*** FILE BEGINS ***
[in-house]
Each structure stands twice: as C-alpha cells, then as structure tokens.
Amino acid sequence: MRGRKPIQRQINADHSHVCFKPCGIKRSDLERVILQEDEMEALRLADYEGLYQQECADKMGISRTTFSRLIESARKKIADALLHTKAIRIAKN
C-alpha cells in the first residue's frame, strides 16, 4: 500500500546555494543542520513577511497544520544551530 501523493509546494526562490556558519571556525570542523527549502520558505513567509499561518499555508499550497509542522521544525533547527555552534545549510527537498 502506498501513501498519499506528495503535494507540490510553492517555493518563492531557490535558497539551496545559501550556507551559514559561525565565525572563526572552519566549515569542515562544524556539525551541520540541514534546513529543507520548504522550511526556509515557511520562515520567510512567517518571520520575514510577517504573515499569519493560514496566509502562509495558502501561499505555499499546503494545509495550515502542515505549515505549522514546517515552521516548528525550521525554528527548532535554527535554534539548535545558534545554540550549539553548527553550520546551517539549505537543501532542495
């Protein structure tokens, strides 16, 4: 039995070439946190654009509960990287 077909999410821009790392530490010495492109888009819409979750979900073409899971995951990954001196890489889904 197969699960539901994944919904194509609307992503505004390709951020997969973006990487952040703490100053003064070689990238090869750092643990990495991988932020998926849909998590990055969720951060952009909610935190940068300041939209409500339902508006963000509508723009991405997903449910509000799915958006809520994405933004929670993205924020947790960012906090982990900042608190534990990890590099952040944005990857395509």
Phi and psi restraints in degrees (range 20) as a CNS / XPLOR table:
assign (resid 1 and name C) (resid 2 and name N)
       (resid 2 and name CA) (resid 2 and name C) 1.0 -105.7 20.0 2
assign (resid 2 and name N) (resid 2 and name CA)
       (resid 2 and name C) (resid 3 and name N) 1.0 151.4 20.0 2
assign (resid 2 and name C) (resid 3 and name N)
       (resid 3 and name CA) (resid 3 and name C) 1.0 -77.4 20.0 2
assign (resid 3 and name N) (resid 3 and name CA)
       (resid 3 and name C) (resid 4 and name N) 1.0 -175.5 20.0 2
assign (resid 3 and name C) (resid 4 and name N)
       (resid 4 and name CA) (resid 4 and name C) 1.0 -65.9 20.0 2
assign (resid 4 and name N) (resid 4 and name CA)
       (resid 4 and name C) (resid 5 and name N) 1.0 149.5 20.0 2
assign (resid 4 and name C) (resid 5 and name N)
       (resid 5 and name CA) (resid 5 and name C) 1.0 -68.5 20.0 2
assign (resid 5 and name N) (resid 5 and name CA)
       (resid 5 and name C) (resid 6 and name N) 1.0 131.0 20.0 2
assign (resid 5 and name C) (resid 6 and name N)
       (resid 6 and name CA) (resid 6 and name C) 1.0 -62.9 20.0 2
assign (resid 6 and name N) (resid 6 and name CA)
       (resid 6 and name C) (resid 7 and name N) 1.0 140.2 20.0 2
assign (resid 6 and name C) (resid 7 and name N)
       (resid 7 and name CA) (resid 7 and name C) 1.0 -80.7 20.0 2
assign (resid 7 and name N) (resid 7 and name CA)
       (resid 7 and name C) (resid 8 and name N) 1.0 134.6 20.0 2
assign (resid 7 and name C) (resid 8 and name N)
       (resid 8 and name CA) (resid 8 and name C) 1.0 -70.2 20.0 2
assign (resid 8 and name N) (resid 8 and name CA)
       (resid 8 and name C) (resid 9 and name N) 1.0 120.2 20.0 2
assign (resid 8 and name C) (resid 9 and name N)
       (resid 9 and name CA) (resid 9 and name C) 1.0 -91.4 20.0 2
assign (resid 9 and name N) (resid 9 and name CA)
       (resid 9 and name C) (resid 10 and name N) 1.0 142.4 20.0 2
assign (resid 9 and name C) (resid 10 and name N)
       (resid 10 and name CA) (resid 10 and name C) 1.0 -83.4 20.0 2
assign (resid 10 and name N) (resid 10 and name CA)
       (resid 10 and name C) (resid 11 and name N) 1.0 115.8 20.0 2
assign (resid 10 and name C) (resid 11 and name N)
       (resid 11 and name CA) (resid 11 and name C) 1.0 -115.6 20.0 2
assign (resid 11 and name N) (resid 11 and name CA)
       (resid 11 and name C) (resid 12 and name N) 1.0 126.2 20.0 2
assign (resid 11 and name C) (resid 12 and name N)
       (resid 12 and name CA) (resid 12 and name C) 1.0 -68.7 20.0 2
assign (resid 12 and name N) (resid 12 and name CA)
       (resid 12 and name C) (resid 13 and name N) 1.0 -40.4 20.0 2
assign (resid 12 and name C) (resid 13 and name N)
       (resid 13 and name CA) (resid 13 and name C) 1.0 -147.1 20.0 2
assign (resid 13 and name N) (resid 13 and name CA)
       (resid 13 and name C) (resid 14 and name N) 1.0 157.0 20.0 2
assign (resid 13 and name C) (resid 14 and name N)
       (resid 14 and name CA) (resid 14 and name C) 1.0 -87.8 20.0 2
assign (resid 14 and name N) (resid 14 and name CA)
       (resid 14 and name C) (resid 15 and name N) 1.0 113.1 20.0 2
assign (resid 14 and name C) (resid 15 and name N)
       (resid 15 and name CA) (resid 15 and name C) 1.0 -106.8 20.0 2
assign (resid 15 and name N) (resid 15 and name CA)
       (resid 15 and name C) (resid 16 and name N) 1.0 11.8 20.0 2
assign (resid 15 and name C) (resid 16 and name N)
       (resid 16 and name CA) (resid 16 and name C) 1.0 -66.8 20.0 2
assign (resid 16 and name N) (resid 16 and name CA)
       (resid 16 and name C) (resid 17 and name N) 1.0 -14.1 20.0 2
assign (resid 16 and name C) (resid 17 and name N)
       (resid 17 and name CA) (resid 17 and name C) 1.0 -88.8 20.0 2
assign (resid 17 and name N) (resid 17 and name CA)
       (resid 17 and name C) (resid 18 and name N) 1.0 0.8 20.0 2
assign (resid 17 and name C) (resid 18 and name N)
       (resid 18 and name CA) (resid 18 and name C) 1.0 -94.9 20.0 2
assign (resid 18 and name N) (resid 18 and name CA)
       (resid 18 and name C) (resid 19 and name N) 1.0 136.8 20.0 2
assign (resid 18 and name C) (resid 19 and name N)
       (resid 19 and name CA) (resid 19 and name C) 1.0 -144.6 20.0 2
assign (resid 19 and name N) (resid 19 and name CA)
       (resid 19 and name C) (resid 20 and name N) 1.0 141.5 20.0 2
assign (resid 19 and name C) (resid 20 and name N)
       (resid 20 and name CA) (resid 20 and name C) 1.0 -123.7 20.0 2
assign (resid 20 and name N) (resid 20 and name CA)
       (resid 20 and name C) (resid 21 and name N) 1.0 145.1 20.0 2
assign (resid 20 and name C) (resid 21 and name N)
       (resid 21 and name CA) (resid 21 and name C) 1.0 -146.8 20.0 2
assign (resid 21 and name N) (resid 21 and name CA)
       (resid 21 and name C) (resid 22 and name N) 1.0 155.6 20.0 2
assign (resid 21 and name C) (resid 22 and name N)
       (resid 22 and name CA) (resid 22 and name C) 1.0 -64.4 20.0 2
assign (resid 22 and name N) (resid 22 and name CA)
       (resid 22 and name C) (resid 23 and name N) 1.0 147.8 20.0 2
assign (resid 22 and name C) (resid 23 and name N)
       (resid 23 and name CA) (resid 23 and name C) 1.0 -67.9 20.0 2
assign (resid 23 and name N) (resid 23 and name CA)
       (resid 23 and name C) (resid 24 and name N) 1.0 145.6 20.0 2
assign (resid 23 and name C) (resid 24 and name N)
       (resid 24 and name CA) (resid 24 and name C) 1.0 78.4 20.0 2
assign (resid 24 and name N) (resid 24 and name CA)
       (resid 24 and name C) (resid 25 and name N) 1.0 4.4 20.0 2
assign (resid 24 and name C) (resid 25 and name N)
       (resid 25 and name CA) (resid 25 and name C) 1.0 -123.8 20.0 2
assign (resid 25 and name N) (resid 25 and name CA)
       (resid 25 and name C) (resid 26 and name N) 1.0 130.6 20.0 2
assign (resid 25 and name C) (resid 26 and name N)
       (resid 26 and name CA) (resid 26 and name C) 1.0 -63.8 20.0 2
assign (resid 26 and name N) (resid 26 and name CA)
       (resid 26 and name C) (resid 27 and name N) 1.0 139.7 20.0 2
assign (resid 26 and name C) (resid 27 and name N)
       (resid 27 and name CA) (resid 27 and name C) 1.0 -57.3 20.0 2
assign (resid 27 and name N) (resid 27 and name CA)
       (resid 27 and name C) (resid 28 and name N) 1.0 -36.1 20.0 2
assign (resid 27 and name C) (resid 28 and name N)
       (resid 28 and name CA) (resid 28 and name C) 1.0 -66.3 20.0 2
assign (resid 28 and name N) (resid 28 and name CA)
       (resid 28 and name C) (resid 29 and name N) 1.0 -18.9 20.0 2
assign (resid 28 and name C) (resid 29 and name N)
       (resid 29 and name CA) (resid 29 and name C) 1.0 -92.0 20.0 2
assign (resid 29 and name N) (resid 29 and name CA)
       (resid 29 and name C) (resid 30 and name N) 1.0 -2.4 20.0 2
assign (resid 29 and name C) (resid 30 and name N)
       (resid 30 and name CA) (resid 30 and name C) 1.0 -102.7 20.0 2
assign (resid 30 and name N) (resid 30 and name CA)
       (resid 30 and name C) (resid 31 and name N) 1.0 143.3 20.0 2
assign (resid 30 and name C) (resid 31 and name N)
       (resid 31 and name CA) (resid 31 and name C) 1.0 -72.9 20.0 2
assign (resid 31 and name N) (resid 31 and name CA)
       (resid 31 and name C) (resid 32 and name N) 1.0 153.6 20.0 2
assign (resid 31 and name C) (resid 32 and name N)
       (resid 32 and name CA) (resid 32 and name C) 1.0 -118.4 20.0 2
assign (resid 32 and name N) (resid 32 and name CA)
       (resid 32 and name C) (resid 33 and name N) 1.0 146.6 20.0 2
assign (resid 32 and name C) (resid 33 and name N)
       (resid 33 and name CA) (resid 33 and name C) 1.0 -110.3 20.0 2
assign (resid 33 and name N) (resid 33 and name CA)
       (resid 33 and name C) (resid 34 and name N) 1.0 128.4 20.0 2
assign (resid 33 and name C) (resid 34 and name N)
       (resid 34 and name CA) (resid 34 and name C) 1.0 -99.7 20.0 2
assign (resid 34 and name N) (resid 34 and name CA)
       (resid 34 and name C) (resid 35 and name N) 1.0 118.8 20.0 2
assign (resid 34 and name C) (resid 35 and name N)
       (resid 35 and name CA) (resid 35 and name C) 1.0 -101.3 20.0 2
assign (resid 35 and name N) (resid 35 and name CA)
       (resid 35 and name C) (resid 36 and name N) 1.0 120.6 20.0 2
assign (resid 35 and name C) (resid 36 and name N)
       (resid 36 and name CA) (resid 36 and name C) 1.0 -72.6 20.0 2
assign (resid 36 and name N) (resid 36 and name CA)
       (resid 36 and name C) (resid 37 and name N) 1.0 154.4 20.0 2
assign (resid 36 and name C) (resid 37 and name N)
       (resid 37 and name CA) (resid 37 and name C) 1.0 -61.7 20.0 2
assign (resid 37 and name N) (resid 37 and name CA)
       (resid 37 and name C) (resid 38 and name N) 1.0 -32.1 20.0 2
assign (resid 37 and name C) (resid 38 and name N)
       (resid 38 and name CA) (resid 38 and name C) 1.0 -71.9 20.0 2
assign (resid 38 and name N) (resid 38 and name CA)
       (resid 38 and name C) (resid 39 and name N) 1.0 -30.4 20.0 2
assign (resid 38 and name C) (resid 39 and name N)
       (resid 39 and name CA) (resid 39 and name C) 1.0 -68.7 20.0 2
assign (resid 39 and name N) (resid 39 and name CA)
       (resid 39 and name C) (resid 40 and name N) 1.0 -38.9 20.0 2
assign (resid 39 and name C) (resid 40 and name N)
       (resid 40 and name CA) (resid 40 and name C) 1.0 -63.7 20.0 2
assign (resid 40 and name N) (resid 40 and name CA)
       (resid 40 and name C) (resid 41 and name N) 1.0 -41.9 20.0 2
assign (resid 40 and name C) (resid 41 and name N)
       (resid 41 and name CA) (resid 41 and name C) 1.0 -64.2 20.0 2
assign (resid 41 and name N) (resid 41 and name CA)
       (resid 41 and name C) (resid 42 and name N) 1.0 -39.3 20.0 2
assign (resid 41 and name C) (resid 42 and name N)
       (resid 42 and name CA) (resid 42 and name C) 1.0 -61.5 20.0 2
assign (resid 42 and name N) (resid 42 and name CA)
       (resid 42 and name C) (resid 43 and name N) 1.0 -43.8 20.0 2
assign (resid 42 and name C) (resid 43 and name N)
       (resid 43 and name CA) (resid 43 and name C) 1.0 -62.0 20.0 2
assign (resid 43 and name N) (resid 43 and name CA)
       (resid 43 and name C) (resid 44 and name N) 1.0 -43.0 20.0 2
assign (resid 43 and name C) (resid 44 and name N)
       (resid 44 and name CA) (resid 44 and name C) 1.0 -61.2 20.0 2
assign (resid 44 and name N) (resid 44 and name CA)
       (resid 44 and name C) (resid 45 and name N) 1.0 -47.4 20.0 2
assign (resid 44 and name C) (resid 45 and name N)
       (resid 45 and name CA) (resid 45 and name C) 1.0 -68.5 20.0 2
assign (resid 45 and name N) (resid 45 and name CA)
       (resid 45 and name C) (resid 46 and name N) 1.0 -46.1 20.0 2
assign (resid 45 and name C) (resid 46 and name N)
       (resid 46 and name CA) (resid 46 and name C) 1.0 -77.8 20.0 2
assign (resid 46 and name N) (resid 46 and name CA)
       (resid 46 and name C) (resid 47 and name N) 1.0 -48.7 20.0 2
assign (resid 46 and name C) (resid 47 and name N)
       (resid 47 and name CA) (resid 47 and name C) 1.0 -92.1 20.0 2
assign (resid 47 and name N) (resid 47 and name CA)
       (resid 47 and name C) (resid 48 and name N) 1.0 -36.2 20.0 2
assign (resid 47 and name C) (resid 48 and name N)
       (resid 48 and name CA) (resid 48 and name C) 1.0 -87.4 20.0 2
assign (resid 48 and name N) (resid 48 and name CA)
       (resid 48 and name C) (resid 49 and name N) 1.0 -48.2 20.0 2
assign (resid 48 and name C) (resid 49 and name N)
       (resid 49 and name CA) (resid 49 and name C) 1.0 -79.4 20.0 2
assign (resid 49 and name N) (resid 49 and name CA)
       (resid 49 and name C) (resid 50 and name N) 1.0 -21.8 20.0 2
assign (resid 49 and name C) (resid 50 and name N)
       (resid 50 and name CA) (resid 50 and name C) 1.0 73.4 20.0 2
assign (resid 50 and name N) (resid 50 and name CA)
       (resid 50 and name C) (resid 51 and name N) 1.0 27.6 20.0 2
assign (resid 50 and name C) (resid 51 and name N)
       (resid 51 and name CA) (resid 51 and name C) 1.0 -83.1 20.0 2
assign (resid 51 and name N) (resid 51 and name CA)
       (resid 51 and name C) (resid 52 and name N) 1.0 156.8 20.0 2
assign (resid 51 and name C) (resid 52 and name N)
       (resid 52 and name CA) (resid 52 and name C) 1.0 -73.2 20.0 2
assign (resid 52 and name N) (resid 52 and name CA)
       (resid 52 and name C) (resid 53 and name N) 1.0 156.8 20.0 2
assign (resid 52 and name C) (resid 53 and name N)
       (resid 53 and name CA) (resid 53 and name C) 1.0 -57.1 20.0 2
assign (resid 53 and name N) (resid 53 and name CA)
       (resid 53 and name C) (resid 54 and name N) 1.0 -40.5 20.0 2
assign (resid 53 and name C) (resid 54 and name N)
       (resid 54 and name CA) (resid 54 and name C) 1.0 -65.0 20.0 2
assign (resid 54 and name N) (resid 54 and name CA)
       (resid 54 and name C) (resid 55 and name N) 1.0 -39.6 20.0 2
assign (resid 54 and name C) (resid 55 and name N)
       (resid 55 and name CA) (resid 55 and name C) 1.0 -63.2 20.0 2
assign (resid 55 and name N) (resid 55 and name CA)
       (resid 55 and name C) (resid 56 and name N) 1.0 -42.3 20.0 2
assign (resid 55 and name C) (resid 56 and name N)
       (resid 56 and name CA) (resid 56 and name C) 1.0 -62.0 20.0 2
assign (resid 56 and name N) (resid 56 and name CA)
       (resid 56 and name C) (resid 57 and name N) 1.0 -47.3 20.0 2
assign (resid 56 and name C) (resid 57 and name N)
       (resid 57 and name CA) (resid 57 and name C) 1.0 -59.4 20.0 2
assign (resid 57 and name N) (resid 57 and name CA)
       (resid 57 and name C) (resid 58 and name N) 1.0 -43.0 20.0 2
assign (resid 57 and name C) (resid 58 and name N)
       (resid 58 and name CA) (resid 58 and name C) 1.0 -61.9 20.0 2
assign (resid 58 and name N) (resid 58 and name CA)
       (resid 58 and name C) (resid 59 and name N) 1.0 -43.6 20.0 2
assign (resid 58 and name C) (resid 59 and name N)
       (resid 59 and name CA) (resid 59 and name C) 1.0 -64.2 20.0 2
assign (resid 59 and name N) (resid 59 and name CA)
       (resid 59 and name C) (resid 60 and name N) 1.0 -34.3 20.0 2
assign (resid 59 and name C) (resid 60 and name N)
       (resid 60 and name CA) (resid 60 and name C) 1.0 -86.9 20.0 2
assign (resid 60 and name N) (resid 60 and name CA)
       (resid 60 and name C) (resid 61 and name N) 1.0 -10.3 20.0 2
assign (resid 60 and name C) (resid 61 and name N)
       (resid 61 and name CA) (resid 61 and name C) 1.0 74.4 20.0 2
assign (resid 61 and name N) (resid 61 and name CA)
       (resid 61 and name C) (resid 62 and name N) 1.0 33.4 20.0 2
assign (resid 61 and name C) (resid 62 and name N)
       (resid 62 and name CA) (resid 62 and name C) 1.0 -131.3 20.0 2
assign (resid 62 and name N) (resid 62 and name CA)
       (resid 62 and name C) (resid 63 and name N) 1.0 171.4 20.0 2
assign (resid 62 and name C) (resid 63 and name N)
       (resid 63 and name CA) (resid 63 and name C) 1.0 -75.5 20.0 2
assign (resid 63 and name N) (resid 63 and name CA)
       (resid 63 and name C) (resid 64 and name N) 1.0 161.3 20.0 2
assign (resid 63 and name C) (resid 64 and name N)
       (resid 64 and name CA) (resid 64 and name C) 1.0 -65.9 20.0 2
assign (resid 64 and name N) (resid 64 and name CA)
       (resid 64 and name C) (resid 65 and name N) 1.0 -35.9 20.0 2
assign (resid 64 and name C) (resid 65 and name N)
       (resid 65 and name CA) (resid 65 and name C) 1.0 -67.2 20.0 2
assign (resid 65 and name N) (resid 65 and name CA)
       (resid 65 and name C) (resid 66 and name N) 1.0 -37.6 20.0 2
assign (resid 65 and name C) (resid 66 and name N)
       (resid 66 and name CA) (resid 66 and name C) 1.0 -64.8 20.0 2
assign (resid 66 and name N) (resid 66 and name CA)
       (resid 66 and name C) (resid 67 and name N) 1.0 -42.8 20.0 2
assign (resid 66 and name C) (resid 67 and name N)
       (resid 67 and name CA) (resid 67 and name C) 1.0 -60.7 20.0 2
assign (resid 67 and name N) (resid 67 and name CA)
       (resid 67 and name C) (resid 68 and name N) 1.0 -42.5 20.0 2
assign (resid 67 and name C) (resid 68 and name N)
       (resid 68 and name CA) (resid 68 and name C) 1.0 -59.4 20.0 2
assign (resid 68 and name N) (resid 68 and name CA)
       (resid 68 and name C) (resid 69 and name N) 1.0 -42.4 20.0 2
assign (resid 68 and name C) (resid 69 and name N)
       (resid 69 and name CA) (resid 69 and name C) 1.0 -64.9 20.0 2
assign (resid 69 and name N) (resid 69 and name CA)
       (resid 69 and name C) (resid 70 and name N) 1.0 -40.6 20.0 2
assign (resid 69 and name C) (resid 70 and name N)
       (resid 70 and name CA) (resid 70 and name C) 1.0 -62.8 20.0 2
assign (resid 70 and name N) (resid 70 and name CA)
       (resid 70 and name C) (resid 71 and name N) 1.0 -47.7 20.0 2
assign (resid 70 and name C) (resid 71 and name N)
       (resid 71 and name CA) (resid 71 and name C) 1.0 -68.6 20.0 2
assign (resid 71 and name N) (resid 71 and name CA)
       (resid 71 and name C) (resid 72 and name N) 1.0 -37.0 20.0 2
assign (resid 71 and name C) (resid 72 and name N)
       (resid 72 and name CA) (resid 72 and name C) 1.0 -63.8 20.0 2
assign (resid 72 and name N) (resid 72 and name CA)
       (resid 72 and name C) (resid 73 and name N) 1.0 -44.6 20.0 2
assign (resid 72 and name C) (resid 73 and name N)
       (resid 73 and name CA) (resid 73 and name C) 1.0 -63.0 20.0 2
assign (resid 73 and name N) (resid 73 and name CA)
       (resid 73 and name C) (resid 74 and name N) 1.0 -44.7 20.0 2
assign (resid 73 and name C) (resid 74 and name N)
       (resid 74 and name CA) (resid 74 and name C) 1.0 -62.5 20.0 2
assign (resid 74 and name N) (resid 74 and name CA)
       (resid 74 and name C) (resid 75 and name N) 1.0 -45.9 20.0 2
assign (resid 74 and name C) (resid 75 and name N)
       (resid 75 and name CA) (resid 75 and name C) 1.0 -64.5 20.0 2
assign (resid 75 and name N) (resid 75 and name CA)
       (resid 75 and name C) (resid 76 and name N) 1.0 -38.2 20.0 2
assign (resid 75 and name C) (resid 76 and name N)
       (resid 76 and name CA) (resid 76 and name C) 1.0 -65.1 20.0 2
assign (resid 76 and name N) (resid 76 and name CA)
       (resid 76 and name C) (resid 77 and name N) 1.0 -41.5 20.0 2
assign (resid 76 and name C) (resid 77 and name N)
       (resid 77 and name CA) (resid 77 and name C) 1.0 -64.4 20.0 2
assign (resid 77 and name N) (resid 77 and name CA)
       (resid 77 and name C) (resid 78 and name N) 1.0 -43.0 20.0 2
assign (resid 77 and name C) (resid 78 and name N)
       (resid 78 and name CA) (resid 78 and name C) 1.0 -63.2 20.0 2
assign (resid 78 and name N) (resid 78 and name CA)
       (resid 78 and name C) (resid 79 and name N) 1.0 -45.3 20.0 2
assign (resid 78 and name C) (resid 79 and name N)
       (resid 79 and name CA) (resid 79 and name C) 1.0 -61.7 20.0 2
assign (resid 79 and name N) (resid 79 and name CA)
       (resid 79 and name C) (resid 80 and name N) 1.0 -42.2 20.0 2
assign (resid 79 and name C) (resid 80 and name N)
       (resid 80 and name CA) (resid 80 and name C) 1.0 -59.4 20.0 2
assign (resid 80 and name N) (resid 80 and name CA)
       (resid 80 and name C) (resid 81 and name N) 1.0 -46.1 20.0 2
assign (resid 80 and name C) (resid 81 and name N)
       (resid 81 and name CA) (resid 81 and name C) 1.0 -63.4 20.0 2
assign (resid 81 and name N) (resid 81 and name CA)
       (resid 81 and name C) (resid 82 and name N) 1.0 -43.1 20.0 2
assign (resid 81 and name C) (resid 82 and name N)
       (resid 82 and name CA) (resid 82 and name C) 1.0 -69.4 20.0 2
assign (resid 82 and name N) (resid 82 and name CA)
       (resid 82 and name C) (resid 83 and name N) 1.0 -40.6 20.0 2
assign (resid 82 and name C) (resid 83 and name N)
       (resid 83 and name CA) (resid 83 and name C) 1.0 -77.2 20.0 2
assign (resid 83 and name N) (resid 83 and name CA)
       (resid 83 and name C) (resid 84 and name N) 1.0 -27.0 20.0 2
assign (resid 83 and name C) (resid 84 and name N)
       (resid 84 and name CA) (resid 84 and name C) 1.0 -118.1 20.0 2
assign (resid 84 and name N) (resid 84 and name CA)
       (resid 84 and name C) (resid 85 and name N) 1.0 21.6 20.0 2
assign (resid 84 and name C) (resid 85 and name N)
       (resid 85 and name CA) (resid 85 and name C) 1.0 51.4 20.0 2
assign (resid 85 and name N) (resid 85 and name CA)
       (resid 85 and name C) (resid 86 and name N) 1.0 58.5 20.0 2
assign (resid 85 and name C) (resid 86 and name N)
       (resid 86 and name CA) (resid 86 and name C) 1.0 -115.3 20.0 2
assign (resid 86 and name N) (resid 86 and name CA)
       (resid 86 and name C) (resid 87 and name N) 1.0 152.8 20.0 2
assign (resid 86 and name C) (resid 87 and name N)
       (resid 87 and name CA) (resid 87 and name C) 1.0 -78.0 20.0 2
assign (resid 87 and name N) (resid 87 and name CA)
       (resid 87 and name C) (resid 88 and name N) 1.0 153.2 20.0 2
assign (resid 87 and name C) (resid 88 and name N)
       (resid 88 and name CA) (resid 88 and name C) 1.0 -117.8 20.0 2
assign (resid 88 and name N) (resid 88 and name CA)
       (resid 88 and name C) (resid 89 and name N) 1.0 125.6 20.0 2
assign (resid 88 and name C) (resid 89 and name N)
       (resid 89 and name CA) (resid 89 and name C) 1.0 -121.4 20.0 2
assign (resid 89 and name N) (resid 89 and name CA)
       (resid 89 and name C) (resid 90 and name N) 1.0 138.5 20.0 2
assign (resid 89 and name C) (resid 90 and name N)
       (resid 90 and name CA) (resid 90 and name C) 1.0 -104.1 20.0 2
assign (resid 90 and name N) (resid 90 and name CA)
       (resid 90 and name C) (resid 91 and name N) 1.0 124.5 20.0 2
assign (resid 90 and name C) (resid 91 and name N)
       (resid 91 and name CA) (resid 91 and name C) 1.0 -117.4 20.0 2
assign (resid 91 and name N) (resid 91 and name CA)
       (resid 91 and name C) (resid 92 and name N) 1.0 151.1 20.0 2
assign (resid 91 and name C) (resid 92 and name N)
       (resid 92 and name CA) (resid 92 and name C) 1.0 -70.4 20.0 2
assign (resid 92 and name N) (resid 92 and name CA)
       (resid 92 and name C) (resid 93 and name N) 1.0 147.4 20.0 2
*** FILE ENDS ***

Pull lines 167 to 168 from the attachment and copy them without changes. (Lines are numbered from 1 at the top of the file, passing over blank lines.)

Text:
assign (resid 41 and name C) (resid 42 and name N)
       (resid 42 and name CA) (resid 42 and name C) 1.0 -61.5 20.0 2